JUNEAU (AP) -- Around 250 students from Juneau's three high schools gathered May 6 at Centennial Hall to brainstorm ways to make Juneau more appealing to the younger generation.
"Juneau 2012 and Beyond" was inspired by last year's community-wide Capital City Forum, said Mayor Bruce Botelho, who proposed the idea and moderated the talks.
"We spend a lot of time as adults lamenting the loss of students -- our young people," Botelho said. "If the city is trying to figure out things we should be doing to entice them to stay, the obvious thing to do is to ask students."
Students gathered at tables centered around one of 10 topic areas: education and training, employment and internships, entertainment, housing, going green, indoor recreation, Juneau pride, mental and physical health, outdoor recreation or technology.
A sampling of the students' ideas:
Trail improvement, more readily available information about Juneau resources, an Alaska NFL team, laser tag, paintball, a road out of Juneau, cheaper air flights, earlier school start times, a water park, improvements to the school's laptop program, elimination of Thunder Mountain High School's "no electronics" policy, more summer dances, a monorail to downtown, the North Douglas Crossing, expanding road access and housing on Douglas, better regulations for prescription drugs, more drug testing in schools, more counseling opportunities, more jobs for younger students, more summer jobs, better care for seniors, better ferry service and a public graffiti wall.
"I came because I want to be a part of Juneau's future," said Juneau-Douglas High School sophomore Claressa Ullmayer. "Juneau has its problems, but it's a great community ... it's a good place to raise kids. You learn with a smaller community, so you interact more, instead of just being a number."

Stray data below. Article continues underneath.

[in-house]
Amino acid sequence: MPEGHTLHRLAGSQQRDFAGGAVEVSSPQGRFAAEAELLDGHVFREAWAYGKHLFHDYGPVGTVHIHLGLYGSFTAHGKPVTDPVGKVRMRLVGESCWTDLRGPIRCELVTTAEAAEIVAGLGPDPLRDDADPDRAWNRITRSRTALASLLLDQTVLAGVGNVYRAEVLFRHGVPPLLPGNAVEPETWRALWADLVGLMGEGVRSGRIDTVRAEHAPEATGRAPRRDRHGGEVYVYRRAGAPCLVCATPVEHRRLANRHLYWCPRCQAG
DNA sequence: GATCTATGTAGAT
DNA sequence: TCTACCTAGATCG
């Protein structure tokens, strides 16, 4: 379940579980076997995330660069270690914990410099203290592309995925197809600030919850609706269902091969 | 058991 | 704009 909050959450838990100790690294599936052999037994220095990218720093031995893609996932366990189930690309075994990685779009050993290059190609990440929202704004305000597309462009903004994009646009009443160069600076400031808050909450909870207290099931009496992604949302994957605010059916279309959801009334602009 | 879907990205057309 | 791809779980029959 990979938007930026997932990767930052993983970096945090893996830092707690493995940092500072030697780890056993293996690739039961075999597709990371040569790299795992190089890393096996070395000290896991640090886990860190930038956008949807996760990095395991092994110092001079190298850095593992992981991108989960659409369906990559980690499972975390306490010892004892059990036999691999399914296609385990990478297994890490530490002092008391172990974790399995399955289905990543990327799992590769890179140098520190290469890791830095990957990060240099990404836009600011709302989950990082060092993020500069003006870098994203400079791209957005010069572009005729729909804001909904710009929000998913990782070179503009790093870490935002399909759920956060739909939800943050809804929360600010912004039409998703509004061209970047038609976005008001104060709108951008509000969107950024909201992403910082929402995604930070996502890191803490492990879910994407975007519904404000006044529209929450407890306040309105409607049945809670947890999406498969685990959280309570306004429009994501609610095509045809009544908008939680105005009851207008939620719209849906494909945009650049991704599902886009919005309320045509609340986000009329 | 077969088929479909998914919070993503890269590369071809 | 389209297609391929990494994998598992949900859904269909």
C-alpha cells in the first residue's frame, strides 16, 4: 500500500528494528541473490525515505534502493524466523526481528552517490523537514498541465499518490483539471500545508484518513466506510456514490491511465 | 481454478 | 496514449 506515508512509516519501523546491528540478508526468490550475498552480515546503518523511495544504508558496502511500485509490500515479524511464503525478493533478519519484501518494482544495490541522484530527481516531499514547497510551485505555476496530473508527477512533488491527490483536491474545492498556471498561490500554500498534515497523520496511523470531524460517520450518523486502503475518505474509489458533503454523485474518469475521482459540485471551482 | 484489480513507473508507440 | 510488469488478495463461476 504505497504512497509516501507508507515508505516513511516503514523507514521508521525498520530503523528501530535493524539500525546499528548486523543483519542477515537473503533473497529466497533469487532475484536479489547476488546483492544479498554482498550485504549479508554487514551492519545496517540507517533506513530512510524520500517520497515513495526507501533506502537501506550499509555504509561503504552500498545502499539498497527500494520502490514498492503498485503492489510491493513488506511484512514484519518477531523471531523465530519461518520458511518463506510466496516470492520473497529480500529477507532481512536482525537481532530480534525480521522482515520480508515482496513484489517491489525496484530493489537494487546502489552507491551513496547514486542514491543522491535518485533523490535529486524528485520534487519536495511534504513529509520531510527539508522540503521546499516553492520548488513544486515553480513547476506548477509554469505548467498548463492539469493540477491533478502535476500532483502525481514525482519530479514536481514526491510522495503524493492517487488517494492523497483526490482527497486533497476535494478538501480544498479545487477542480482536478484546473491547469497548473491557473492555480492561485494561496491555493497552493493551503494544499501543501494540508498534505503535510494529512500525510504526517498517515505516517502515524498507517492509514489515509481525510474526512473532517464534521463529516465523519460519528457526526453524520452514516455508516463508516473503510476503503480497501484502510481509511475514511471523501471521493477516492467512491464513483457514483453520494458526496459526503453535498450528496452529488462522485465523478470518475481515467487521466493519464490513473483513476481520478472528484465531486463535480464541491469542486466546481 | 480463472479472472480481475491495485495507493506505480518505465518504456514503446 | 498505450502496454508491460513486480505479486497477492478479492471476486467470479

As someone who wants to own her own restaurant, Ullmayer said a morning panel of local graduates and entrepreneurs was helpful.
TMHS sophomore James Gilchrest said part of what that panel's members said resonated with him: as a hometown, Juneau "may not look so good right now, as you're young, but it's going to come back to you, whether you like it or not," he said. "It's going to be with you forever."
Gilchrest said he plans to live in Juneau.
"I think there's a lot of opportunity, but people don't search for it. They don't really research it," Gilchrest said.
TMHS freshman Madeleina Ellingson-VanSickle, however, said she didn't feel optimistic about opportunities in Juneau.
"There isn't a lot of opportunity here," she said. "I don't think I'll come back for a long time."
After the students' brainstorming session, a panel of local experts helped identify potential challenges associated with their ideas, as well as which ones were more viable. Then, the students prioritized.
Parks and Recreation Director Marc Matsil said some of the students' ideas, such as trail improvements, are already under way. And as for a water park, the Dimond Park Aquatic Center, slated to open in February 2010, is a bit of one, he said, adding that Juneau is "a veritable and virtual waterpark."
"This is wonderful," he said. "If we can get students more engaged and involved with groups like the Parks and Recreation Advisory Committee, (that would be great.)"
TMHS English and social studies teacher Tonja Moser said the opportunity for students to not only share fresh ideas, but to share them with elected officials, is "a great experience."
"It's really neat to have that adult connection to really make it happen," Moser said.
Assembly member Merrill Sanford said it's possible, if the kids came up with a great idea, the Assembly could act on it. He gestured toward a table brainstorming on housing.
"We can't seem to come up with an answer (for housing), so if they could, it would be great," he said.
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